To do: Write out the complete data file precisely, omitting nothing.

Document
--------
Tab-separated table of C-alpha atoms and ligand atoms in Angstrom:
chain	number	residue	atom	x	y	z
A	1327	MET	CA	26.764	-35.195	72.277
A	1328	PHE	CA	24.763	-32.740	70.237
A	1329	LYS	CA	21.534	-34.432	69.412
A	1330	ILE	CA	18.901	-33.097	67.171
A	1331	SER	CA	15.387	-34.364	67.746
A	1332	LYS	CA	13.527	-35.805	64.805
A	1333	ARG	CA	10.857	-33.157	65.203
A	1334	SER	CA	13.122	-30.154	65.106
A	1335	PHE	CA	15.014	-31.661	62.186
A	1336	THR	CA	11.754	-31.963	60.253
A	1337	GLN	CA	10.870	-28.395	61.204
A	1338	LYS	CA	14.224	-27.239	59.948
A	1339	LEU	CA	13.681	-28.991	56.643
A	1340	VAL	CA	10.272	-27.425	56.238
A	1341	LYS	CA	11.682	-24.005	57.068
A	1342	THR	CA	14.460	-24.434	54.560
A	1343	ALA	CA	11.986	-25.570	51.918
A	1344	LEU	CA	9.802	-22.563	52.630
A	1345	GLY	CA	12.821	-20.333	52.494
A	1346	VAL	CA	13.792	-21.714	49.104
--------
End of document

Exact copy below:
Tab-separated table of C-alpha atoms and ligand atoms in Angstrom:
chain	number	residue	atom	x	y	z
A	1327	MET	CA	26.764	-35.195	72.277
A	1328	PHE	CA	24.763	-32.740	70.237
A	1329	LYS	CA	21.534	-34.432	69.412
A	1330	ILE	CA	18.901	-33.097	67.171
A	1331	SER	CA	15.387	-34.364	67.746
A	1332	LYS	CA	13.527	-35.805	64.805
A	1333	ARG	CA	10.857	-33.157	65.203
A	1334	SER	CA	13.122	-30.154	65.106
A	1335	PHE	CA	15.014	-31.661	62.186
A	1336	THR	CA	11.754	-31.963	60.253
A	1337	GLN	CA	10.870	-28.395	61.204
A	1338	LYS	CA	14.224	-27.239	59.948
A	1339	LEU	CA	13.681	-28.991	56.643
A	1340	VAL	CA	10.272	-27.425	56.238
A	1341	LYS	CA	11.682	-24.005	57.068
A	1342	THR	CA	14.460	-24.434	54.560
A	1343	ALA	CA	11.986	-25.570	51.918
A	1344	LEU	CA	9.802	-22.563	52.630
A	1345	GLY	CA	12.821	-20.333	52.494
A	1346	VAL	CA	13.792	-21.714	49.104